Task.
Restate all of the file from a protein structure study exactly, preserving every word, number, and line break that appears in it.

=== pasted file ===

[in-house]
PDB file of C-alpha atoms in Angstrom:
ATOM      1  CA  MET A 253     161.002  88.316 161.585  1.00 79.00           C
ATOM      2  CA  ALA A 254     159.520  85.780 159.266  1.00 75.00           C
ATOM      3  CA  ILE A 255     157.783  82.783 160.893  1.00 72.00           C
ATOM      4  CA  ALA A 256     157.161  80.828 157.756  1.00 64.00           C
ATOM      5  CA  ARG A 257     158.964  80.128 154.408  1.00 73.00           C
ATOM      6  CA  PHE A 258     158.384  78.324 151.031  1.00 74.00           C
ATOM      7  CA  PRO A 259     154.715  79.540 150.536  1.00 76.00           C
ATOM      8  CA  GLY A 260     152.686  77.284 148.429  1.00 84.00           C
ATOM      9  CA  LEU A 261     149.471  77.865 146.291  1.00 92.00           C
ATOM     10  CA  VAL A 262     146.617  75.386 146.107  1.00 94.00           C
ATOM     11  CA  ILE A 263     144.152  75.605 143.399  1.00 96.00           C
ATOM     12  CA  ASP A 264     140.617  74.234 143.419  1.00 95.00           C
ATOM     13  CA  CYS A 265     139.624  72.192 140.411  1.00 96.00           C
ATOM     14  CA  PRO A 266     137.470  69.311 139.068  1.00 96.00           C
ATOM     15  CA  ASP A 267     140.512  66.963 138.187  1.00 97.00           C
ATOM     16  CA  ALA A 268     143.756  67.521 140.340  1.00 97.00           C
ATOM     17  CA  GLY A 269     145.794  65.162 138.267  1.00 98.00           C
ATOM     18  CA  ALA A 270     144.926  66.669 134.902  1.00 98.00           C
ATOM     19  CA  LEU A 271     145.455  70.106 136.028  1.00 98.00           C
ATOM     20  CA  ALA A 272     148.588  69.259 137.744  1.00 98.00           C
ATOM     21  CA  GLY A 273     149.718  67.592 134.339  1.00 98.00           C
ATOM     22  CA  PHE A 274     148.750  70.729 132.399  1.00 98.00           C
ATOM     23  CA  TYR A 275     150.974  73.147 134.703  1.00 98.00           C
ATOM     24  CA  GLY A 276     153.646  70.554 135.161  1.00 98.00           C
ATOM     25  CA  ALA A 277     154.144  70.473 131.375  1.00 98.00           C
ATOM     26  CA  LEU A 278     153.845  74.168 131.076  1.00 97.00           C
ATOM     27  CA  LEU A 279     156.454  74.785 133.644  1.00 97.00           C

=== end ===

[in-house]
PDB file of C-alpha atoms in Angstrom:
ATOM      1  CA  MET A 253     161.002  88.316 161.585  1.00 79.00           C
ATOM      2  CA  ALA A 254     159.520  85.780 159.266  1.00 75.00           C
ATOM      3  CA  ILE A 255     157.783  82.783 160.893  1.00 72.00           C
ATOM      4  CA  ALA A 256     157.161  80.828 157.756  1.00 64.00           C
ATOM      5  CA  ARG A 257     158.964  80.128 154.408  1.00 73.00           C
ATOM      6  CA  PHE A 258     158.384  78.324 151.031  1.00 74.00           C
ATOM      7  CA  PRO A 259     154.715  79.540 150.536  1.00 76.00           C
ATOM      8  CA  GLY A 260     152.686  77.284 148.429  1.00 84.00           C
ATOM      9  CA  LEU A 261     149.471  77.865 146.291  1.00 92.00           C
ATOM     10  CA  VAL A 262     146.617  75.386 146.107  1.00 94.00           C
ATOM     11  CA  ILE A 263     144.152  75.605 143.399  1.00 96.00           C
ATOM     12  CA  ASP A 264     140.617  74.234 143.419  1.00 95.00           C
ATOM     13  CA  CYS A 265     139.624  72.192 140.411  1.00 96.00           C
ATOM     14  CA  PRO A 266     137.470  69.311 139.068  1.00 96.00           C
ATOM     15  CA  ASP A 267     140.512  66.963 138.187  1.00 97.00           C
ATOM     16  CA  ALA A 268     143.756  67.521 140.340  1.00 97.00           C
ATOM     17  CA  GLY A 269     145.794  65.162 138.267  1.00 98.00           C
ATOM     18  CA  ALA A 270     144.926  66.669 134.902  1.00 98.00           C
ATOM     19  CA  LEU A 271     145.455  70.106 136.028  1.00 98.00           C
ATOM     20  CA  ALA A 272     148.588  69.259 137.744  1.00 98.00           C
ATOM     21  CA  GLY A 273     149.718  67.592 134.339  1.00 98.00           C
ATOM     22  CA  PHE A 274     148.750  70.729 132.399  1.00 98.00           C
ATOM     23  CA  TYR A 275     150.974  73.147 134.703  1.00 98.00           C
ATOM     24  CA  GLY A 276     153.646  70.554 135.161  1.00 98.00           C
ATOM     25  CA  ALA A 277     154.144  70.473 131.375  1.00 98.00           C
ATOM     26  CA  LEU A 278     153.845  74.168 131.076  1.00 97.00           C
ATOM     27  CA  LEU A 279     156.454  74.785 133.644  1.00 97.00           C